These opening line no-no’s go hand in hand with my Three Strikes and You’re Out Rule.
Somewhere out there floats the urban legend that evil editors will read the first line of your story, make a snap decision about your worth as a writer, and toss out a rejection letter based on your opening line.
Is this true?
Yes. Yes, it is.
Hi. I am an editor and a longtime slush-reader. I will not hesitate to ax-murder your story’s starry-eyed dreams if your opening line is dreadful.
An opening line (or paragraph) tells me a lot about your skill as a writer. Do you understand voice, style, tension, struggle, character, pacing, narrative hooks? Can you make me care? Does your story stand out from the rest or is it one more tedious and mediocre effort at literary witticism that I have to slog through before I can call it a night and watch Game of Thrones?
I will most definitely toss a form rejection at a story with an irredeemable opening line.
But … but … you’re saying. But … you’re an editor and your job is to edit my story and make it better.
Take that whine and have some cheese.
Your story is in a stack of thousands, yes, thousands of other stories. Some are dire. Some are … eh. Some are abysmal. Most are mediocre.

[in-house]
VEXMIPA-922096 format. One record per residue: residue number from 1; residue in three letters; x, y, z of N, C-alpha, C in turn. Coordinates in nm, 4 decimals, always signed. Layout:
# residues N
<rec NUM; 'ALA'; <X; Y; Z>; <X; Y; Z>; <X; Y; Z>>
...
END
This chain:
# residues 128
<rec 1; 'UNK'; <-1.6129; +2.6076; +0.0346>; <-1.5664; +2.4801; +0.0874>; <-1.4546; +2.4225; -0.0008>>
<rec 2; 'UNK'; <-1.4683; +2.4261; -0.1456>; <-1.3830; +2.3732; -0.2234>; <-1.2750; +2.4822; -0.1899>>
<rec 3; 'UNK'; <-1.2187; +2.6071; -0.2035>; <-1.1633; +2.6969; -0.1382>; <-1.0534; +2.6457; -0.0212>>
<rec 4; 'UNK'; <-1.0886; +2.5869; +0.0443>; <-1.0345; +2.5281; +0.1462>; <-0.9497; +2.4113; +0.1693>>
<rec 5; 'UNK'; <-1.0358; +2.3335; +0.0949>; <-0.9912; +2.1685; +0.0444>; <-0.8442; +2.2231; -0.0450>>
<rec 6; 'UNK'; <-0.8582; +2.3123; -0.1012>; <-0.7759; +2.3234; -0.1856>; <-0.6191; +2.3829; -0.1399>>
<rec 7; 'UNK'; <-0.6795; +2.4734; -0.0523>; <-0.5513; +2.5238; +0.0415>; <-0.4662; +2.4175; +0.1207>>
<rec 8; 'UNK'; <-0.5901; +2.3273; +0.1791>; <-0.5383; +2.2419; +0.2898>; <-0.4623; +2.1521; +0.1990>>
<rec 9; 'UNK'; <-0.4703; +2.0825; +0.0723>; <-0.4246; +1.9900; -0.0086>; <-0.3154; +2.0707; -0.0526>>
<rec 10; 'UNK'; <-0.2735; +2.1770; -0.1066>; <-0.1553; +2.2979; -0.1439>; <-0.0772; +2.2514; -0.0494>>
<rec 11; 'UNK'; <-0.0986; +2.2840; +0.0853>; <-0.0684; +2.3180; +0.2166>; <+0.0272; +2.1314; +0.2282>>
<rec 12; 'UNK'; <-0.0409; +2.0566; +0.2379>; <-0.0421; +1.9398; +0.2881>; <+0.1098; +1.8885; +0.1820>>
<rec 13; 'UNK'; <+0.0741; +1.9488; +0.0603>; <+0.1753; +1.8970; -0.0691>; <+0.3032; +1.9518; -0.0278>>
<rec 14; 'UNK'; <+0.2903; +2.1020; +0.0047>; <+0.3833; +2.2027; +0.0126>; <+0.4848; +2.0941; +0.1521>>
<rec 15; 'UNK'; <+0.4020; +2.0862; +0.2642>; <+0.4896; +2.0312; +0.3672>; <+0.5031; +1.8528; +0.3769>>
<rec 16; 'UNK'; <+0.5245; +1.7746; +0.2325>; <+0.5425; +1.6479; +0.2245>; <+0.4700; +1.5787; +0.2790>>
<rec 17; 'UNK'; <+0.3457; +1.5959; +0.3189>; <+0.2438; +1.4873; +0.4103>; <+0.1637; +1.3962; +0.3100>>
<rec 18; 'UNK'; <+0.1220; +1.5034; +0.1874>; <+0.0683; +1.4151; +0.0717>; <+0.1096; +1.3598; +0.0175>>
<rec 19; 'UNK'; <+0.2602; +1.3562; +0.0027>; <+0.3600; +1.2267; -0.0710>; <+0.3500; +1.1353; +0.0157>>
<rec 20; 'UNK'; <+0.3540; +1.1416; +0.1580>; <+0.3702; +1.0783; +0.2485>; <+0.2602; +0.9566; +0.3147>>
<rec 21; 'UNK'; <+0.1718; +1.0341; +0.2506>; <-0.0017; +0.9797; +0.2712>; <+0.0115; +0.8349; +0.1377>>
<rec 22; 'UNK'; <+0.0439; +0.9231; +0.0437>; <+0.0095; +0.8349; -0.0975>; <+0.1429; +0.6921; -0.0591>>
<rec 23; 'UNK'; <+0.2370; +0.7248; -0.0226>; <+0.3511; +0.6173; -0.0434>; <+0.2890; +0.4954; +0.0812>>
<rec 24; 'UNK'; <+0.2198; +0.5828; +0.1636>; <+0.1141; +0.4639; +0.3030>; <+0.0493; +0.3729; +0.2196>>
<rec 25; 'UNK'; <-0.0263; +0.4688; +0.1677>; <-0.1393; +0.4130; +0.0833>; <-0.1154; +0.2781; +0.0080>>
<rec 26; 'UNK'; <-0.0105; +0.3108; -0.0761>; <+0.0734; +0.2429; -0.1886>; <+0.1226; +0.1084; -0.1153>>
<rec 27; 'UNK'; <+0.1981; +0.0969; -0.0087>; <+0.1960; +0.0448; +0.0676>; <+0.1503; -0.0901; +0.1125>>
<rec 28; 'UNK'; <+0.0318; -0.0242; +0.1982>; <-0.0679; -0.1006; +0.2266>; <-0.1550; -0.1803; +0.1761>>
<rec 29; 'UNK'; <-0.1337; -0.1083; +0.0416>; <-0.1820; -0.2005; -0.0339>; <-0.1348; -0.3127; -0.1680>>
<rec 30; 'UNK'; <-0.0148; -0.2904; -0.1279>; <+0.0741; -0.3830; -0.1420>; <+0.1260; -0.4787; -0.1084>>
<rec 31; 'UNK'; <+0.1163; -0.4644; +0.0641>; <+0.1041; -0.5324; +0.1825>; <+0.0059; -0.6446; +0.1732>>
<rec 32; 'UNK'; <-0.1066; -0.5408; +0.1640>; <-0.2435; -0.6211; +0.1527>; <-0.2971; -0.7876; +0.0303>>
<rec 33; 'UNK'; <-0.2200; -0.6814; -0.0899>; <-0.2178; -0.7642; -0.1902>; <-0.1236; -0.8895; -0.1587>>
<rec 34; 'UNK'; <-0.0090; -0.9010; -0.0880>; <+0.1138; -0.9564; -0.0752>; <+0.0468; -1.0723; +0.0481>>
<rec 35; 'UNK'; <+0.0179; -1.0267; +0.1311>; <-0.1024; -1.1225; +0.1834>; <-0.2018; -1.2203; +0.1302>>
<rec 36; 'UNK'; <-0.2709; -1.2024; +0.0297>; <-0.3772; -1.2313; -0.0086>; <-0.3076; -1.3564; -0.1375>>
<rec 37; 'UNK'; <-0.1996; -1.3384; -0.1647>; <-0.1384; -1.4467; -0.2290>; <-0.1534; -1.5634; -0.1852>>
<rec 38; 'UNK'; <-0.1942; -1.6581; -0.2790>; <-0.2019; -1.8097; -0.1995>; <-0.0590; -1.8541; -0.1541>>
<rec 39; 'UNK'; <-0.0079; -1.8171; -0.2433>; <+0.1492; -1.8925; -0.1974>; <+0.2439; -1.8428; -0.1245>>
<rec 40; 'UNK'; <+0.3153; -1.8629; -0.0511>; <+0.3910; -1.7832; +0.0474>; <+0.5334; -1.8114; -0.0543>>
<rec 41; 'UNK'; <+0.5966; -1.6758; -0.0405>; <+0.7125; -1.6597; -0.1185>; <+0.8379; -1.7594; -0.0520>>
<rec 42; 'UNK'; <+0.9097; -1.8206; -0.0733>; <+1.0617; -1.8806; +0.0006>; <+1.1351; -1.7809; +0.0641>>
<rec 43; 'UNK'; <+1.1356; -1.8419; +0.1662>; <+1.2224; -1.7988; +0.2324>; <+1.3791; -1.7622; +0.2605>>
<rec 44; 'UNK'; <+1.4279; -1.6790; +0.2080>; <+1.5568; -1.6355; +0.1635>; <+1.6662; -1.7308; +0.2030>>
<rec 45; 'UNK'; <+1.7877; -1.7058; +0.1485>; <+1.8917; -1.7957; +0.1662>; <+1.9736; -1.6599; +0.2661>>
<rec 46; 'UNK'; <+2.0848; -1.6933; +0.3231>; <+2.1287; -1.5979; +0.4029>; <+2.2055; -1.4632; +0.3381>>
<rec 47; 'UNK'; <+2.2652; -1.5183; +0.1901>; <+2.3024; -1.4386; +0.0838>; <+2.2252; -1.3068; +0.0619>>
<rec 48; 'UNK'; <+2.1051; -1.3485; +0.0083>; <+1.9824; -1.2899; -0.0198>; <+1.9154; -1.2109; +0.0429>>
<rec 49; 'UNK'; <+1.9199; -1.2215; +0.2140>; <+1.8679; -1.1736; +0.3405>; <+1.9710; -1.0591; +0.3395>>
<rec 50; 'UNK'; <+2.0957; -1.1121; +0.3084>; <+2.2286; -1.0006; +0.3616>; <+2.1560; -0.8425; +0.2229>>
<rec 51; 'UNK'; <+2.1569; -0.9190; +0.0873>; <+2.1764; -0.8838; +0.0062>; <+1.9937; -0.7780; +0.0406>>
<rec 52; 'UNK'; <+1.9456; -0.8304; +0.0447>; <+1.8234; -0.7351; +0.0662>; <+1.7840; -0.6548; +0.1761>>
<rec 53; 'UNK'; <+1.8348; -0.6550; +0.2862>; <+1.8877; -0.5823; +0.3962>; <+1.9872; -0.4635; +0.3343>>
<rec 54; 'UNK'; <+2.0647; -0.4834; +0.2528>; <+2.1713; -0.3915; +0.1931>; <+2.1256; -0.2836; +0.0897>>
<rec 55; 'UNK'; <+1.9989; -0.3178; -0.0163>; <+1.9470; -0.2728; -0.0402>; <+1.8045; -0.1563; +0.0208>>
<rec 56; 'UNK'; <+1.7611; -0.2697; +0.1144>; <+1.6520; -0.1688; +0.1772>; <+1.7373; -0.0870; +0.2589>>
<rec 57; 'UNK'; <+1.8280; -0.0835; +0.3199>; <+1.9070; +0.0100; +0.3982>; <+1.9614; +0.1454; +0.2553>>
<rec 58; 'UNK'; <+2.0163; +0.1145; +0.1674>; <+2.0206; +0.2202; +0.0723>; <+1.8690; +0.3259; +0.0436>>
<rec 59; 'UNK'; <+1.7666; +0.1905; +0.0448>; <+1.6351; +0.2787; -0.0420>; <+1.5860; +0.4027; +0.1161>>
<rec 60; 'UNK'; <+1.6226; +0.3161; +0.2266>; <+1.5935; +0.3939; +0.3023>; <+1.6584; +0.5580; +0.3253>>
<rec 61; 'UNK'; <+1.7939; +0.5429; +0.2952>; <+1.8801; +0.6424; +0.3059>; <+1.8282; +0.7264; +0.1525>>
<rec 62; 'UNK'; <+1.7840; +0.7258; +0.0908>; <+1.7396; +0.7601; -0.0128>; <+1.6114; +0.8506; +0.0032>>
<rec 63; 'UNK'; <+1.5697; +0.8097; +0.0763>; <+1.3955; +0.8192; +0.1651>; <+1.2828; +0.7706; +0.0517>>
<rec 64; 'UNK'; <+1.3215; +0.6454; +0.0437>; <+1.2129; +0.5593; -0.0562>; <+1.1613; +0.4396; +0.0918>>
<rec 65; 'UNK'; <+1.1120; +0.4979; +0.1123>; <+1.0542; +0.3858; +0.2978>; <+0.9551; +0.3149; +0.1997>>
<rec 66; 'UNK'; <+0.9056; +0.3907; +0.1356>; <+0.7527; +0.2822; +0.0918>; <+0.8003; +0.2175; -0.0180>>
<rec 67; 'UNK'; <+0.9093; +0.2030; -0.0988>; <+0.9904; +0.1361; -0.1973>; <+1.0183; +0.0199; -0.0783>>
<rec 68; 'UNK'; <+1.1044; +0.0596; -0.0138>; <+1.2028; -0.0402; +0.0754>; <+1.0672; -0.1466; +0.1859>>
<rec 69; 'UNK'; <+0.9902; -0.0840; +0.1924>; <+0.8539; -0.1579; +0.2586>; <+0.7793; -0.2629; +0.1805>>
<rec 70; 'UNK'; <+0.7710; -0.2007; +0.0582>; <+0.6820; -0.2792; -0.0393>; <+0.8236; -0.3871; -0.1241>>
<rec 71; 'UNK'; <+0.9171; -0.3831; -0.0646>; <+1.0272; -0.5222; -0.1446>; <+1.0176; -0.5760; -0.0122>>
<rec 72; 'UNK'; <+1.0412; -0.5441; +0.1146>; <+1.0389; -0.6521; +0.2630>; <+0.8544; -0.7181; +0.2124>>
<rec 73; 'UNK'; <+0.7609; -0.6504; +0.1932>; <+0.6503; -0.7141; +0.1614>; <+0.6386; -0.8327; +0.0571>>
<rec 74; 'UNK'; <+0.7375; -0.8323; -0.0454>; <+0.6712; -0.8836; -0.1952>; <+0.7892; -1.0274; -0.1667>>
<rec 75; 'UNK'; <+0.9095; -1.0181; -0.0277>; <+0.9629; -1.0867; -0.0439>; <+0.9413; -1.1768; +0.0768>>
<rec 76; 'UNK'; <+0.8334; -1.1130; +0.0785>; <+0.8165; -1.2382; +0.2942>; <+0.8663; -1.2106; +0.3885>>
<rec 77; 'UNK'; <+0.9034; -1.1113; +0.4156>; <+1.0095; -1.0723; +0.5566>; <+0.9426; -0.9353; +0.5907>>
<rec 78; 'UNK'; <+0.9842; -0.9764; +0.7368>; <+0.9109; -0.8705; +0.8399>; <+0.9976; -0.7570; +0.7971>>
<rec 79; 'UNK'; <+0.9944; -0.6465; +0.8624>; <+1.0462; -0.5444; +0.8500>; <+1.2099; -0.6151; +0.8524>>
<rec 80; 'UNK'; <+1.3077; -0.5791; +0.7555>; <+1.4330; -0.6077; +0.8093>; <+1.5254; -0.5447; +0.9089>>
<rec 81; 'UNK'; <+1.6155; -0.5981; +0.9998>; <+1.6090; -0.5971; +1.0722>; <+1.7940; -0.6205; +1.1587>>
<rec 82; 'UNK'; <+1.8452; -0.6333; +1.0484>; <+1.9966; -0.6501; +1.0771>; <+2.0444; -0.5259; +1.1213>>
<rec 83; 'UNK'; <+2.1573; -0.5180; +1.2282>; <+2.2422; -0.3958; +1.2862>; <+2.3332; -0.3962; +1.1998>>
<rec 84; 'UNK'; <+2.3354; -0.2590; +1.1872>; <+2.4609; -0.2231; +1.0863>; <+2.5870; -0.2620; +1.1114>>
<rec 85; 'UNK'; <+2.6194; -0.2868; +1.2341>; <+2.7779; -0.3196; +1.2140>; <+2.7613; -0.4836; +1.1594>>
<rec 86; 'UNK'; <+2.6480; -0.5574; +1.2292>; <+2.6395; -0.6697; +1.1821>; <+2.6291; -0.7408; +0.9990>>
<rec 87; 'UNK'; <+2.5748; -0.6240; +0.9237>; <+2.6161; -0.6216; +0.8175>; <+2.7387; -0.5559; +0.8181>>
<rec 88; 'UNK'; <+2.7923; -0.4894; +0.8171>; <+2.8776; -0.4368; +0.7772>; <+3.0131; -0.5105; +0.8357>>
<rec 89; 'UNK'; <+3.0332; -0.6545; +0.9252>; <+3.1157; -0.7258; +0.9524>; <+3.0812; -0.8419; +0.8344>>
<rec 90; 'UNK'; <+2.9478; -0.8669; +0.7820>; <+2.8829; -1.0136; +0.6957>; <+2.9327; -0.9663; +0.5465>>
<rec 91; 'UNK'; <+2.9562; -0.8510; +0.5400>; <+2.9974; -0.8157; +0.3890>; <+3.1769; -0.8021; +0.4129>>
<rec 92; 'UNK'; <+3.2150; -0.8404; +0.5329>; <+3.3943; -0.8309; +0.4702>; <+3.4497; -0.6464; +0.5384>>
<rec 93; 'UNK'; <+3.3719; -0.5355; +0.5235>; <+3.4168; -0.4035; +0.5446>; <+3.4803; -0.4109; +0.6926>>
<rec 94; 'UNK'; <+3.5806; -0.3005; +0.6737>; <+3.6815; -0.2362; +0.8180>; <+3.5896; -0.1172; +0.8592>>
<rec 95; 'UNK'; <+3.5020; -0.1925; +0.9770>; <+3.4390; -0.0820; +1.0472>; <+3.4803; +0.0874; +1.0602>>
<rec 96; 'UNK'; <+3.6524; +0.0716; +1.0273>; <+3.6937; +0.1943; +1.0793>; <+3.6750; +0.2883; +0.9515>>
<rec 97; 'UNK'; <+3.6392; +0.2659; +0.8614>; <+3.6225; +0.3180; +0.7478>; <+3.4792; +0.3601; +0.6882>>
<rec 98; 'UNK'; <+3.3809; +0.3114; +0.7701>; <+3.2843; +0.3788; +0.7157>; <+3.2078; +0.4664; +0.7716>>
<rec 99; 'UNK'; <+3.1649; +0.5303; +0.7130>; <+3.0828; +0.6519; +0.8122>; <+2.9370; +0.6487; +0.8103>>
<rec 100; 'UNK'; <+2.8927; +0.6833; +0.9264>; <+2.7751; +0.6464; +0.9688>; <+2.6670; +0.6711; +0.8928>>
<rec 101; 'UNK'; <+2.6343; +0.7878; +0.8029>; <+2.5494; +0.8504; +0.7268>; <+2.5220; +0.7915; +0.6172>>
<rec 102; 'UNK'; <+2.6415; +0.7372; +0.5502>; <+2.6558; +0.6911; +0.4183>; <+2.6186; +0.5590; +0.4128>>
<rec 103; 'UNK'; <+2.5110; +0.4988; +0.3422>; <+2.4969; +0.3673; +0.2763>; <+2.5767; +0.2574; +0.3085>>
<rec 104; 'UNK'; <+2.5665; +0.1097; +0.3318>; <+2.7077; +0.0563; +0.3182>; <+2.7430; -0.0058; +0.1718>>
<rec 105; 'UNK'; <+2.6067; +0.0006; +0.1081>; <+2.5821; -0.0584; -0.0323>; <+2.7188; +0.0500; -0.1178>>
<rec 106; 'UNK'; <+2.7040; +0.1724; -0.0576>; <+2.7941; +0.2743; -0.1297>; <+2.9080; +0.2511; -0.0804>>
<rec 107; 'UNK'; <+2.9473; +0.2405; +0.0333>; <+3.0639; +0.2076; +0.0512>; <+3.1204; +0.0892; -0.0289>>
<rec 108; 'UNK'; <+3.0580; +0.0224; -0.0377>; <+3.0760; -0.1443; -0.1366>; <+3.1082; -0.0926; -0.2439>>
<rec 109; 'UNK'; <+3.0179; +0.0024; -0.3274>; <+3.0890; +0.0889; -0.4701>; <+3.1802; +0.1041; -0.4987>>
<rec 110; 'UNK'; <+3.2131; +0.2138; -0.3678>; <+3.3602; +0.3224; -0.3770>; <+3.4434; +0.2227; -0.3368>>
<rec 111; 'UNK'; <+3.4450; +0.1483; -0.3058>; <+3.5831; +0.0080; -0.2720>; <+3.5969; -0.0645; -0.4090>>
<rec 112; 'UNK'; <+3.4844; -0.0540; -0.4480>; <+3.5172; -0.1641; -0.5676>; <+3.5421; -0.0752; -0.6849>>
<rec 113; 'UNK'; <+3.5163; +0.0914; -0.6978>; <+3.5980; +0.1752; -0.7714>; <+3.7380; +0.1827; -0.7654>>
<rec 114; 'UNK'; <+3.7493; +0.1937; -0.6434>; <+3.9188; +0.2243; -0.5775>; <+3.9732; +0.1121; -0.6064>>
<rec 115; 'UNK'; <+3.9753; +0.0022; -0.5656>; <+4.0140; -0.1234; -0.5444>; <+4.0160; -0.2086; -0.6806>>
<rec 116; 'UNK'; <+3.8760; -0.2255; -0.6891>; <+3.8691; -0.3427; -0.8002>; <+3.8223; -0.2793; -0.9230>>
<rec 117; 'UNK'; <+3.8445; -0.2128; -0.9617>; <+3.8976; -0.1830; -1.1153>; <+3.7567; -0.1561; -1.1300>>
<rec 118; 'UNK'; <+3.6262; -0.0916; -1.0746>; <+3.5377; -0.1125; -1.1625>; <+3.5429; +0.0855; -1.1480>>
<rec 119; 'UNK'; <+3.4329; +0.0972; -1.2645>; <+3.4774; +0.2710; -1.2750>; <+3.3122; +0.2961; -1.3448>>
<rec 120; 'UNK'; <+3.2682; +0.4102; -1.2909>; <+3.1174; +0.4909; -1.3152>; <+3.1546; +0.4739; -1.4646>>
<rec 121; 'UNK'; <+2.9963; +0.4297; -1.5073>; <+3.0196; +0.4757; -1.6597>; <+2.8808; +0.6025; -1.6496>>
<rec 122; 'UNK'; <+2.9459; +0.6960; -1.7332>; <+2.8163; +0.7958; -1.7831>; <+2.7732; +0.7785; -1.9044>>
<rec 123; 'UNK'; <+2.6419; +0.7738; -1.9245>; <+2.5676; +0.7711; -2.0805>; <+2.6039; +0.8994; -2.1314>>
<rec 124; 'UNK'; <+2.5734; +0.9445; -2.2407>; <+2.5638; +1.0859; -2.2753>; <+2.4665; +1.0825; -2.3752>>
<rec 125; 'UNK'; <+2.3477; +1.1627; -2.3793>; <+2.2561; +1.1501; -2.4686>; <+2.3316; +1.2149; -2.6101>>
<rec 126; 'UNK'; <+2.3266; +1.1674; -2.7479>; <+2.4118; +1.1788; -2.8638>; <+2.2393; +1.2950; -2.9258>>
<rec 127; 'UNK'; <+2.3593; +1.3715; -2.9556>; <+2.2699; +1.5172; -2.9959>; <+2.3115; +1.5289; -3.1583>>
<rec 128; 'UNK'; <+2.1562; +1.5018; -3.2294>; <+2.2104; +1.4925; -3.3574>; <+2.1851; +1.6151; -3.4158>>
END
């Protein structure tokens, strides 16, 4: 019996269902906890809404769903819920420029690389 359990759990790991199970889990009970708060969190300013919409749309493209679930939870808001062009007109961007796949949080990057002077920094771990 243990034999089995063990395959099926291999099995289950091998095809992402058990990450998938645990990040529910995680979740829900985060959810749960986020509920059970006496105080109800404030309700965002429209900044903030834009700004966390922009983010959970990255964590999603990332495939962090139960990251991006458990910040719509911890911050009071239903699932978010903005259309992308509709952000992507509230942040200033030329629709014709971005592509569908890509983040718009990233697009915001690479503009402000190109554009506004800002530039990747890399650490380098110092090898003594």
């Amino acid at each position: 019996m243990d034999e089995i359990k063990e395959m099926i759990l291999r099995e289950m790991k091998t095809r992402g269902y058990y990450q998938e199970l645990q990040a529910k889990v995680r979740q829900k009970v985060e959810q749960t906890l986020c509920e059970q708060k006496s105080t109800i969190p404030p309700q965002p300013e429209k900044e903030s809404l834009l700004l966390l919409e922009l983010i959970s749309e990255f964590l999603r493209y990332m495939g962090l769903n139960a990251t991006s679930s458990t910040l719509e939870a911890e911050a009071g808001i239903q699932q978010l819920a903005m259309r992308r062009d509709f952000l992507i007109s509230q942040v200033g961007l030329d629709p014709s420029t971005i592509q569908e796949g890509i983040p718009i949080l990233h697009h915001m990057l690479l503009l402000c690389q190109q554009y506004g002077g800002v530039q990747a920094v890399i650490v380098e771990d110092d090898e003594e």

But a few, a precious few, are stunning. And their opening lines sing.
So if your opening line doesn’t sing, I might as well save you the time of sitting in my slushpile and myself the time of slogging through another tired old story.
Now. You’re in luck. Because today I’m not only an editor, I’m also here to be your teacher.
So here are the opening line no-no’s that will get you tossed out of my slushpile:
Warning: do not come back at me in the comments with “but…but…but…my story….” and a lengthy explanation of how you are the genius who will make this sad opening no-no work.
I’ve heard it before. A thousand times before. More like a thousand times a month. Don’t make me really pull back the charm curtain and give you the unfiltered version of what I think about these SAD-ASS-DON’T-MAKE-ME-READ-THESE-AGAIN (ESPECIALLY IF YOU ARE MY STUDENT).
- Waking up openings
- White rooms (lack of any setting whatsoever)
- Sitting on a stump or fence or log
- Characters holding still
- Waffly verbs
- Wonky tenses
- Irredeemable racist or sexist overtones
- Overt stereotyping
- White man fantasy worlds
- Any kind of woman in a chain mail bikini, stiletto heels and a mini skirt, or a boppy blonde ponytail trying to save the world
- A character describing their appearance by looking in a compact (Handbook for Mortals, I’m looking at you.There’s a reason real authors knew you didn’t magically end up on the NYTs bestseller list with descriptions like that)
- Using big words to prove you can find the thesaurus function on your computer
- Your kids, your pets, your grandma, or anything that “really happened just like this” or is “too precious to be true”
- Psychopaths staring through window blinds
- Any kind of naked woman of any species in any body of water (don’t ask)